Category : Immigration Law
When Arizona passed legislation in 2010 cracking down on illegal immigration in its state and giving state law enforcement the police powers to detain and question suspected illegal immigrants and require legal immigrants to carry their immigration status papers with them, it erupted a host of other states such as Georgia, Indiana, South Carolina, Utah and Alabama to pass similar legislation. It also brought a pouring of outrage from civil rights and other groups against Arizona’s measures to make it more difficult for illegal immigrants to work and live in the state. Proponents of the new Arizona law S.B. 1070, as amended by H.B. 2162, were hopeful that it would cut down and save the state millions of dollars in costs of government health care and education benefits as well as prison costs by reducing the number of illegal immigrants in the state.
Challenges to the New Arizona Immigration Law
The Obama Administration challenged Arizona’s immigration law and won an order blocking the key provisions in the District and Appeals Courts. Arizona has asked the United States Supreme Court to hear their appeal of these decisions, and the Court has agreed to hear the case in 2012. Justice Elena Kagan has recused herself from the Court’s decision to take the case and most likely will not be part of the hearing or final ruling. The Justice Department has also sued to block enforcement in other states, and immigrant groups have also sued to stop the enforcement as well. The Obama Administration’s position is that only the federal government has the jurisdiction to set immigration policies and that states that pass laws that conflict with the federal government’s immigration policy cannot enforce their own laws.
While border states like Arizona do have legitimate concerns about illegal drugs and drug cartel related crimes spilling over into the state and creating homeland security issues, ordinary law abiding legal resident aliens and innocent U.S. citizens may be caught up in the unfortunate consequences of the frustrations between local law enforcement and U.S. Border Patrols in attempting to enforce against serious border crimes such as gun running, murder, drug trafficking, human trafficking and prevention of illegal immigration.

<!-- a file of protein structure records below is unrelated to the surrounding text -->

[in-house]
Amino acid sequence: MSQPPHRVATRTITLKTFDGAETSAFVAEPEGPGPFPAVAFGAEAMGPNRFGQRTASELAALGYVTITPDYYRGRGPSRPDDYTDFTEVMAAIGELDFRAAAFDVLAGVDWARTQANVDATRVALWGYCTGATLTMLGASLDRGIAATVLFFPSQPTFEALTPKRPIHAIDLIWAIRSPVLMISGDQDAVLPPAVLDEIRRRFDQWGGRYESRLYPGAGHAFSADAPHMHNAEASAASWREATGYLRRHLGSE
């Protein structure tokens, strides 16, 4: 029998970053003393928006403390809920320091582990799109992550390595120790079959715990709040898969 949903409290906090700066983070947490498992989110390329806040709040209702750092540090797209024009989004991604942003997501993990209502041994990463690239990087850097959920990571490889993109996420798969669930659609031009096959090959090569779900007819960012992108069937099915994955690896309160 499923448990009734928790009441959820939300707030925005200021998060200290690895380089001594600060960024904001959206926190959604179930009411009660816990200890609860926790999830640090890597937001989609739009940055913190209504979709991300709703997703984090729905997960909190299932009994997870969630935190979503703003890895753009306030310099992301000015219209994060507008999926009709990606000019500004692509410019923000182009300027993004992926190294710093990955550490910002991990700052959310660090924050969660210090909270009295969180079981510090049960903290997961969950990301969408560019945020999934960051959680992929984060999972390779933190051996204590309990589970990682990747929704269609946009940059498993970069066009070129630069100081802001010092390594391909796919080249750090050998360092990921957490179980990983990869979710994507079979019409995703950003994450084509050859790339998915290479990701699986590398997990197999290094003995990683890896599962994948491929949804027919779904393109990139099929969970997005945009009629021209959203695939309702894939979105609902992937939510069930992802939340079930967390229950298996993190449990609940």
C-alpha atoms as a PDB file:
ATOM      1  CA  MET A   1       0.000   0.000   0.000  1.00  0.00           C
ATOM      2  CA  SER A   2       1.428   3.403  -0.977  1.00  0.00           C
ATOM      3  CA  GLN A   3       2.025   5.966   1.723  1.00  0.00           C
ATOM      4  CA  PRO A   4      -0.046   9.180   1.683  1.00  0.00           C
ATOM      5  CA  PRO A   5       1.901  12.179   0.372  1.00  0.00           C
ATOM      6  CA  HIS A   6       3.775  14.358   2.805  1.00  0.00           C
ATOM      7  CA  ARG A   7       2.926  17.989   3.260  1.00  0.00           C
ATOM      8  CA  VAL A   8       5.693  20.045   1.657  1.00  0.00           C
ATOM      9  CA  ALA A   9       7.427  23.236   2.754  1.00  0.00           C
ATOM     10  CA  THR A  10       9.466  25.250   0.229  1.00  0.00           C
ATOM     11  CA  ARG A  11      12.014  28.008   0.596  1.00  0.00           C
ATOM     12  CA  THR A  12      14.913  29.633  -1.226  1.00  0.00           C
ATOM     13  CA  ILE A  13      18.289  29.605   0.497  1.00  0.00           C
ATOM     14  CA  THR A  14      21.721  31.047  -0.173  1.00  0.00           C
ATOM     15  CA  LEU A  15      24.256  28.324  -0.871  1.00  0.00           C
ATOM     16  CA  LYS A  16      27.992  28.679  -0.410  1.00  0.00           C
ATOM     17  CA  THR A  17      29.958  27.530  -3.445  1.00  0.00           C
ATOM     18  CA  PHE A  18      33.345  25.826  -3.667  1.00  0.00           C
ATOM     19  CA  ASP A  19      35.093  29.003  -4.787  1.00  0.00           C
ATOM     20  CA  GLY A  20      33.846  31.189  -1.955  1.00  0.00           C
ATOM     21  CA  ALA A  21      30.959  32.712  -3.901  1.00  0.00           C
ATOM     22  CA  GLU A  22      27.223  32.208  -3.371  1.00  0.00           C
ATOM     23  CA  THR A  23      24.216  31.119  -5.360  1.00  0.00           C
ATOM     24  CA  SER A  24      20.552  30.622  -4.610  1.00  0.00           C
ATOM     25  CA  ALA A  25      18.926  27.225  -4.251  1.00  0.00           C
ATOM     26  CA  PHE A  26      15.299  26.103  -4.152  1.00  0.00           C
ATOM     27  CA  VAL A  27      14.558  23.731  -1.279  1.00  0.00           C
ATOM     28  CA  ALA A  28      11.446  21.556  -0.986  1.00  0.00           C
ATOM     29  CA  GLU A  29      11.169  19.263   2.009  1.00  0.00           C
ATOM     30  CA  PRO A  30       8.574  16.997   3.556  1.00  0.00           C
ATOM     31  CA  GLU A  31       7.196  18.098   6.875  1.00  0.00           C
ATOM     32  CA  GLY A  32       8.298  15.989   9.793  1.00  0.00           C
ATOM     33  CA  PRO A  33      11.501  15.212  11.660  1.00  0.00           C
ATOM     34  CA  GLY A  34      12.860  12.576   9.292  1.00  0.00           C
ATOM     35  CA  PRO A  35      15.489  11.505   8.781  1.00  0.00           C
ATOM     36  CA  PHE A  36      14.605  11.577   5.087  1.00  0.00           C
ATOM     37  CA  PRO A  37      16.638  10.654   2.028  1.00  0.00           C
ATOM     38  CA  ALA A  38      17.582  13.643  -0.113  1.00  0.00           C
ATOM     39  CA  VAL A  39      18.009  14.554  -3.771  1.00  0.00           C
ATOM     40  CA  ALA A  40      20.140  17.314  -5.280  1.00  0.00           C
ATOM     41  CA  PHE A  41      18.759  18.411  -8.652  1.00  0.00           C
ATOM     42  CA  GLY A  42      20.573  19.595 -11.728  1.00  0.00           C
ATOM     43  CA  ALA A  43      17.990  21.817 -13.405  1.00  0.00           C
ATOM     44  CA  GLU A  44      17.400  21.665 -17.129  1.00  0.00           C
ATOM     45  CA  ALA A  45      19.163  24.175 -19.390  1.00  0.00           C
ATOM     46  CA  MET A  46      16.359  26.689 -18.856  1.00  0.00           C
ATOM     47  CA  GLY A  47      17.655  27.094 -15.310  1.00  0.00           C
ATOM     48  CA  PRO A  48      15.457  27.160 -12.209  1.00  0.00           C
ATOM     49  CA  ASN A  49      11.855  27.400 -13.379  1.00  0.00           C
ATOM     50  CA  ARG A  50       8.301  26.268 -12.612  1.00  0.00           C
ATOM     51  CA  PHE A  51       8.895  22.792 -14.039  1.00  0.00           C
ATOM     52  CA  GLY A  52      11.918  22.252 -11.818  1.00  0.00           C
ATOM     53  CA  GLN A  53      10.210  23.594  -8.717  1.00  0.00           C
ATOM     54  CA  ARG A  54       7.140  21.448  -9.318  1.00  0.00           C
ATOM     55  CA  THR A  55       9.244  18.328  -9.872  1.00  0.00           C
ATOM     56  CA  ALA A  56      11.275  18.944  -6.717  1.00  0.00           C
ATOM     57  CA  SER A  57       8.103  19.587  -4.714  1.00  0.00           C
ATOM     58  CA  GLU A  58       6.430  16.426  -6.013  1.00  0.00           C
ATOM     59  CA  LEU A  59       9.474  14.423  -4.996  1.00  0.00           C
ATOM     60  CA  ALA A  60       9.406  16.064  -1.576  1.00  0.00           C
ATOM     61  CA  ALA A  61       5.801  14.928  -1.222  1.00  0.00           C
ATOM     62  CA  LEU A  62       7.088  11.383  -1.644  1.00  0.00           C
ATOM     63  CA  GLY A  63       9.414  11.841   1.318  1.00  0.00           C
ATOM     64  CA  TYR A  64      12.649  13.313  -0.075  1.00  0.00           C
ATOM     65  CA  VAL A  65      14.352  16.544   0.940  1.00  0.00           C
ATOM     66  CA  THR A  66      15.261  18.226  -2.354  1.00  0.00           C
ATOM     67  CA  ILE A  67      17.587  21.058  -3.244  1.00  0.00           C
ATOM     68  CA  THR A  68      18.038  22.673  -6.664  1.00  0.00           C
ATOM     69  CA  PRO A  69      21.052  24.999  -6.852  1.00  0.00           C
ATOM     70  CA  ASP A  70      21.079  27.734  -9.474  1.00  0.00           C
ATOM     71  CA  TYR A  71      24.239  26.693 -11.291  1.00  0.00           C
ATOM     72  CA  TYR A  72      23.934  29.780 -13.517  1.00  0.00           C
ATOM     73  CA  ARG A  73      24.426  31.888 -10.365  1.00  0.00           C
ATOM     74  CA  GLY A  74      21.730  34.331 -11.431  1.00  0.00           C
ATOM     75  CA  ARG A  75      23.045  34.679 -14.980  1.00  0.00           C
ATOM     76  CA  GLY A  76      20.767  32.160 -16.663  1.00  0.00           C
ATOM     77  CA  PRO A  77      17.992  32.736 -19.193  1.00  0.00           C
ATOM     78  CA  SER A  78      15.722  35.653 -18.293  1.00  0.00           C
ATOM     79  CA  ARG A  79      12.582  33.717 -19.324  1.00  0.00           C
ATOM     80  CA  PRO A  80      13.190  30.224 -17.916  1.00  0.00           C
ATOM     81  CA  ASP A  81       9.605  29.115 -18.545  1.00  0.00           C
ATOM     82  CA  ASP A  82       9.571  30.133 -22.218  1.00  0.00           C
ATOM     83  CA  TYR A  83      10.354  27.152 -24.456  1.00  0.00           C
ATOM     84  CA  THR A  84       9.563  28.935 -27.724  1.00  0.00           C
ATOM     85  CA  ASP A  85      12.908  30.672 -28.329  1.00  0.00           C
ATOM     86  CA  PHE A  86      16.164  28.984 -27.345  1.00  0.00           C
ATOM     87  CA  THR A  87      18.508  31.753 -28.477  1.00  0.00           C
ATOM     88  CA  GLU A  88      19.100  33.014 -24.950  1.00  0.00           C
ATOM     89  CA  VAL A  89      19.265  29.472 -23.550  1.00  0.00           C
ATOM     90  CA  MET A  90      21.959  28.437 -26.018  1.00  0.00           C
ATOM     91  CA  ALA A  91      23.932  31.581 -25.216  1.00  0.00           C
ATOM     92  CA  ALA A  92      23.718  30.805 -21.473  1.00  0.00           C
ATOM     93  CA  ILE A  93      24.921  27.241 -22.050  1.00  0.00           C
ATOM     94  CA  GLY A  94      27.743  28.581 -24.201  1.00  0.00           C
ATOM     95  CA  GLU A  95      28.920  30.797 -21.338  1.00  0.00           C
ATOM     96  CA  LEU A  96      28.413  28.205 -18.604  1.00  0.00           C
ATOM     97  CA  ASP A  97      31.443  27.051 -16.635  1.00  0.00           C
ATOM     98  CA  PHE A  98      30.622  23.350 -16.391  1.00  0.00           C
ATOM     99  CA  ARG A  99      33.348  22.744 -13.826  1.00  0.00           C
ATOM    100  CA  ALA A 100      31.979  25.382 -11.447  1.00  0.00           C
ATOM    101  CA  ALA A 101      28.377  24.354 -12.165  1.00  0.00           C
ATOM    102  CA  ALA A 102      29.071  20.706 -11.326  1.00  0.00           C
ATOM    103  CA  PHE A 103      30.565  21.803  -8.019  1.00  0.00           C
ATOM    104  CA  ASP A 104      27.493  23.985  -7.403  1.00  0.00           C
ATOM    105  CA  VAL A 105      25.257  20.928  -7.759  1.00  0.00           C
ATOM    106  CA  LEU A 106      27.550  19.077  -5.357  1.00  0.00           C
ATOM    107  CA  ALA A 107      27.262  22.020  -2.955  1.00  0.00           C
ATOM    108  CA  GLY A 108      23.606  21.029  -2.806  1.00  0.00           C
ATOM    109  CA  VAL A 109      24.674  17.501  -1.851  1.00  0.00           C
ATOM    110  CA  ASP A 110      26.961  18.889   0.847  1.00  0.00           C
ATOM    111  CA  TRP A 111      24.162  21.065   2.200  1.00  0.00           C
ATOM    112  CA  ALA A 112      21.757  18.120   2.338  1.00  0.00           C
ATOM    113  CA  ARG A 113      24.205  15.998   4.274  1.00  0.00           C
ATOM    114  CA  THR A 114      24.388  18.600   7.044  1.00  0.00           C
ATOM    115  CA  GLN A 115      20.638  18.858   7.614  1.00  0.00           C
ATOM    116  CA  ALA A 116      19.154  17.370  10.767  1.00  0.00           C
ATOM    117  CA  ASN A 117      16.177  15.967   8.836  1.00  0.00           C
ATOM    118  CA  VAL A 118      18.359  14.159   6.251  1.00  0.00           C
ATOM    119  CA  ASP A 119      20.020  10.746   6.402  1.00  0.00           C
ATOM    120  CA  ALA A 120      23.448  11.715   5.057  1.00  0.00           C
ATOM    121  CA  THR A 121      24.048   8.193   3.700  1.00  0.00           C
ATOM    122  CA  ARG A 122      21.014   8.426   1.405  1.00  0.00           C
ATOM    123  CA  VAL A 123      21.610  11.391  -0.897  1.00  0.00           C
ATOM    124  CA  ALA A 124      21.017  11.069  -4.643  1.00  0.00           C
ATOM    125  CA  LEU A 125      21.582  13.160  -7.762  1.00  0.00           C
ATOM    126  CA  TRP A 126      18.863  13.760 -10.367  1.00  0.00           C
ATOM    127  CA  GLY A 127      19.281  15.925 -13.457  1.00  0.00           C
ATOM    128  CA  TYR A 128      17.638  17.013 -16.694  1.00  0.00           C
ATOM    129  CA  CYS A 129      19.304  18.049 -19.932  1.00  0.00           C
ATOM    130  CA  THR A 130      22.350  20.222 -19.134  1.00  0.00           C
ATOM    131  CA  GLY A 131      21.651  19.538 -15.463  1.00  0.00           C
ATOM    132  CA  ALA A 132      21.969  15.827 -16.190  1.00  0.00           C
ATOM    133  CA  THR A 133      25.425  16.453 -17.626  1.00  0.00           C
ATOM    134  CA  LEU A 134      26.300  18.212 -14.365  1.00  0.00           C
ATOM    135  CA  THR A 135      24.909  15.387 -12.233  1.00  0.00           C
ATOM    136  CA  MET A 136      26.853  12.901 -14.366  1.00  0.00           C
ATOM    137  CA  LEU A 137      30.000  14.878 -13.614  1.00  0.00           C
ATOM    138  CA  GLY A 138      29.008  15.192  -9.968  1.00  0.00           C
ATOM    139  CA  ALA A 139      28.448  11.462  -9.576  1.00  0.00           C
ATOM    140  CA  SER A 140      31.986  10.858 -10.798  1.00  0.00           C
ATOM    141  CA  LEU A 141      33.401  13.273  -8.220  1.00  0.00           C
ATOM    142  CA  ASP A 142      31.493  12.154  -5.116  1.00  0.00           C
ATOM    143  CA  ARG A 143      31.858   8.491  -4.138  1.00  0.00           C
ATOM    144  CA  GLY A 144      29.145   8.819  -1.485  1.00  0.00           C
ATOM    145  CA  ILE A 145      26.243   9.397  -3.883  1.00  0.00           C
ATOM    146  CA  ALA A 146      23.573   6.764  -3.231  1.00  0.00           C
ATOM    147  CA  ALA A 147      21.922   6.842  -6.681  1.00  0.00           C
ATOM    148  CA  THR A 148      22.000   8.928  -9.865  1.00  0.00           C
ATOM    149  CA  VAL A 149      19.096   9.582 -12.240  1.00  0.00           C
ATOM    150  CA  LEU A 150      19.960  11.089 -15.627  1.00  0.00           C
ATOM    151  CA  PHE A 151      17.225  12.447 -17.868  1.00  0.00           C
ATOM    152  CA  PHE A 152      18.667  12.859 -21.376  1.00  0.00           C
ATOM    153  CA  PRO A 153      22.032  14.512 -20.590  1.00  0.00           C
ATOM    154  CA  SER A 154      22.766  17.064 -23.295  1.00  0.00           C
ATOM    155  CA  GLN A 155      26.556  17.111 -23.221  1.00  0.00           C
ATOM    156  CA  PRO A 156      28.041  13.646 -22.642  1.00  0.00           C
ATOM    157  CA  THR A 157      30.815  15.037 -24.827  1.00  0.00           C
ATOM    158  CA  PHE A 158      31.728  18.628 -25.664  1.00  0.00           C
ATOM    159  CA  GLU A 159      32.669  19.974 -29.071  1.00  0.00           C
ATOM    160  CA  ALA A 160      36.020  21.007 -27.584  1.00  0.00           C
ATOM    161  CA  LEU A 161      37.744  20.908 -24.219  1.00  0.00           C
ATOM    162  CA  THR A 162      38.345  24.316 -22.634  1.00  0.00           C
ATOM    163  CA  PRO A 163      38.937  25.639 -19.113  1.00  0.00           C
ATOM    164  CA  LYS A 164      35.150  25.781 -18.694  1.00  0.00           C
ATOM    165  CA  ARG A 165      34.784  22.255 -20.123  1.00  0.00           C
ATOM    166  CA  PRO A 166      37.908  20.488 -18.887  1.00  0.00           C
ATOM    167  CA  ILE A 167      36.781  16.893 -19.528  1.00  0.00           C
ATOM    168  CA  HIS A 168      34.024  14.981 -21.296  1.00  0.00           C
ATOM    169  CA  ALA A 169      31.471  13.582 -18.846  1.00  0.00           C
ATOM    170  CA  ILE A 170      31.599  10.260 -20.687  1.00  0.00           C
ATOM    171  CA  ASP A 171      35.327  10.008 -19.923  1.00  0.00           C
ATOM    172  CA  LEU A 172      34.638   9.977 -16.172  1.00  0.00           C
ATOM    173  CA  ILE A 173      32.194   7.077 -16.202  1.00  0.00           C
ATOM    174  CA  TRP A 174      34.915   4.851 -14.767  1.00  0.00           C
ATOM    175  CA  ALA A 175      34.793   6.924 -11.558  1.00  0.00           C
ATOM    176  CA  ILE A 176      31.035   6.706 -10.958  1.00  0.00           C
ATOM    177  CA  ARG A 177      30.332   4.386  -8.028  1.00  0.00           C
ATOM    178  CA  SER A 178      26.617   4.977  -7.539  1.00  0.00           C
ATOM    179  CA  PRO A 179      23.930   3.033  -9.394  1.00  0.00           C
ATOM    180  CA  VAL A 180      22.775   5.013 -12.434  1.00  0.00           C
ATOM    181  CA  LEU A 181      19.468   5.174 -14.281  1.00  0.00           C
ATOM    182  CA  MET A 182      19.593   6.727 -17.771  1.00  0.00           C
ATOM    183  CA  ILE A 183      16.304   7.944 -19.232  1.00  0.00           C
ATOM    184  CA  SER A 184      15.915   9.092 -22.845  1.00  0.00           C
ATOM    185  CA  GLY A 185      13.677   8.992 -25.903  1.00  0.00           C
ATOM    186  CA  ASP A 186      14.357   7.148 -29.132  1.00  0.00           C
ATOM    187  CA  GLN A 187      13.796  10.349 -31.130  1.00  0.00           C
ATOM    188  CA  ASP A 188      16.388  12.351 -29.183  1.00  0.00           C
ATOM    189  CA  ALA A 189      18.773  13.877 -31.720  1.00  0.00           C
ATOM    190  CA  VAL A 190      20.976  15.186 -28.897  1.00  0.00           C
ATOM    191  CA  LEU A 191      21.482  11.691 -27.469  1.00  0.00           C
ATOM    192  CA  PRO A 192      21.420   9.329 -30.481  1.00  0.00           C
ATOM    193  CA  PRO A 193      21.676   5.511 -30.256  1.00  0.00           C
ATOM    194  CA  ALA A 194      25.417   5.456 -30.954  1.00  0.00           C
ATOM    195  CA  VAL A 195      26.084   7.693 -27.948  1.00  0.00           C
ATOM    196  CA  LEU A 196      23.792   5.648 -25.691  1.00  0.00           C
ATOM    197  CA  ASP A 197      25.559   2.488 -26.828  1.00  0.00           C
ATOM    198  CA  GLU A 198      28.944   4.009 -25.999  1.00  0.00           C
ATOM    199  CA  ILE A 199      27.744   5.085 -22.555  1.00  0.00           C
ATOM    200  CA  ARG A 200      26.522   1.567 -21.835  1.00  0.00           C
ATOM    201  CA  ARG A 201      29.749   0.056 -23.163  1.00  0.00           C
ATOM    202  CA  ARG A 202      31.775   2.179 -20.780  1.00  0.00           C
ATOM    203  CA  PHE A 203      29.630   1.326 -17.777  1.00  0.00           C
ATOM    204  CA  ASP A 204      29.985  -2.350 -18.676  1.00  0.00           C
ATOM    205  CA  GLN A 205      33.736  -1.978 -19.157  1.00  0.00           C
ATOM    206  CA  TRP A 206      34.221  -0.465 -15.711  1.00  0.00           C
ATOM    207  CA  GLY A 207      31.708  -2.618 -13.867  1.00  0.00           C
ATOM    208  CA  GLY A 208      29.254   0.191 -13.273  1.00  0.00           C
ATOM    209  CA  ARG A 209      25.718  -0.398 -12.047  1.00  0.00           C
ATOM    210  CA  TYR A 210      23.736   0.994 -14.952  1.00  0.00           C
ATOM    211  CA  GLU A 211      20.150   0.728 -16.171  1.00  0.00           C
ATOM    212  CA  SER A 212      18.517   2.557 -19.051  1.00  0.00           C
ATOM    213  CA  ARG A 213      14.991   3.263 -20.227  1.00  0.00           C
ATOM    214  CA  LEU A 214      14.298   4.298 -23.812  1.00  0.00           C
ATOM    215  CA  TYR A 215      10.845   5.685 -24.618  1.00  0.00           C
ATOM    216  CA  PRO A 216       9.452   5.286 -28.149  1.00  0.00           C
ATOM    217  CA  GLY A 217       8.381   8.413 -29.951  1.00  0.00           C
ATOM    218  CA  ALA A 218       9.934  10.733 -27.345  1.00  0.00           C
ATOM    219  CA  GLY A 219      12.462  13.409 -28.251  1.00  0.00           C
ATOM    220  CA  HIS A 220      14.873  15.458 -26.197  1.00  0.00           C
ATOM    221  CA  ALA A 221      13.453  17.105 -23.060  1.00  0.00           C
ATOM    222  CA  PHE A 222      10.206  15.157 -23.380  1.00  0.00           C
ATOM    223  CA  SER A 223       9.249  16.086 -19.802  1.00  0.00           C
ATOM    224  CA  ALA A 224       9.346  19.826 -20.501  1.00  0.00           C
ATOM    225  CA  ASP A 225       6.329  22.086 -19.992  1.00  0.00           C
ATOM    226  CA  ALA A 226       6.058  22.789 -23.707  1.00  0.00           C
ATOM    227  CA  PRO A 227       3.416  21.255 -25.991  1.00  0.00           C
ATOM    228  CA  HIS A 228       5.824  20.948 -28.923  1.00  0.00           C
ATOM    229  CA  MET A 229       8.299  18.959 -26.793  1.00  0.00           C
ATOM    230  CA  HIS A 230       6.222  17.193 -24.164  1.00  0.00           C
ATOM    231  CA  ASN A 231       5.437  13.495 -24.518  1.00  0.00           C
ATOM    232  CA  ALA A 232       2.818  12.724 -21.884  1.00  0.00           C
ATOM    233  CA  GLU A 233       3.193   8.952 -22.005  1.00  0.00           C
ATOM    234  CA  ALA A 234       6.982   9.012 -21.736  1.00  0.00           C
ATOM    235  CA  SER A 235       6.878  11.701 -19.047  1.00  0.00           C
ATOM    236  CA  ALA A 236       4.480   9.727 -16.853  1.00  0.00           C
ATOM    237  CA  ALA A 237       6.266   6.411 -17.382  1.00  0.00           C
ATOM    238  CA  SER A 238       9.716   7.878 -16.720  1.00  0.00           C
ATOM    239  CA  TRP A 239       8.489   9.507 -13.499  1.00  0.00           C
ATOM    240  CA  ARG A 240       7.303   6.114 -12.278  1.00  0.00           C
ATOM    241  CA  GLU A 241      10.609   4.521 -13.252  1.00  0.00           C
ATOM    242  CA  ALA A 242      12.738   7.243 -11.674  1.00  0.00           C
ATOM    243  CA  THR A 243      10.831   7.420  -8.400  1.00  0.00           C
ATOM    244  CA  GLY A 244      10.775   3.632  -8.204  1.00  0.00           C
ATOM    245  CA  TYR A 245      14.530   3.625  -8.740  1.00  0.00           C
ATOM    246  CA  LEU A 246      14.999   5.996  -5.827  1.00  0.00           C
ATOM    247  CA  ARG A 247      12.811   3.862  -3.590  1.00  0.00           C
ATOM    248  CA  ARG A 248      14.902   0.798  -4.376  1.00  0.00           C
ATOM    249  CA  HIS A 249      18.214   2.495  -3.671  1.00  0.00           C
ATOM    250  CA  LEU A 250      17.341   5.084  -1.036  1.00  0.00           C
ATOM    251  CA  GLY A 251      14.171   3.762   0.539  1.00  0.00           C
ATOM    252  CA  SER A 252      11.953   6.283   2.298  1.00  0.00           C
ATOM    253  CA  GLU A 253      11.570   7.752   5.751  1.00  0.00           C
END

Fines and Penalties
If you are found guilty of breaking the Arizona law and have been convicted of entering the U.S. illegally, whether or not you are found guilty of human trafficking, you are subject to paying a minimum $500 for the first violation or at least $1,000 for any subsequent violations and/or jail time of a minimum six months and will be turned over to federal Immigration and Customs Enforcement Agency or U.S. Border Patrol for further processing and/or deportation. If you are convicted of human trafficking, you may convicted of a class 1 misdemeanor and subject to a minimum fine of $1,000, unless there are 10 or more illegal aliens, then you may be convicted of a class 6 felony, with a fine of at least $1,000 for each alien involved and/or subject to jail time of a minimum six months as well as being turned over to the federal Immigration and Customs Enforcement Agency or U.S. Border Patrol.
If you have been stopped or questioned by Arizona police and accused of committing a crime while you are living here in the United States as a legal resident or in the process of obtaining a green card, you will need the advice of a Arizona criminal defense attorney to defend you. The Arizona attorney can challenge the arrest as unlawful and unconstitutional because it interferes with your civil rights and/or may be in violation of the 14th Amendment equal protection guarantee and prohibition against unreasonable seizures and may assert other legal defenses depending on the type of crime you are accused of to get the case dropped and the charges dismissed.
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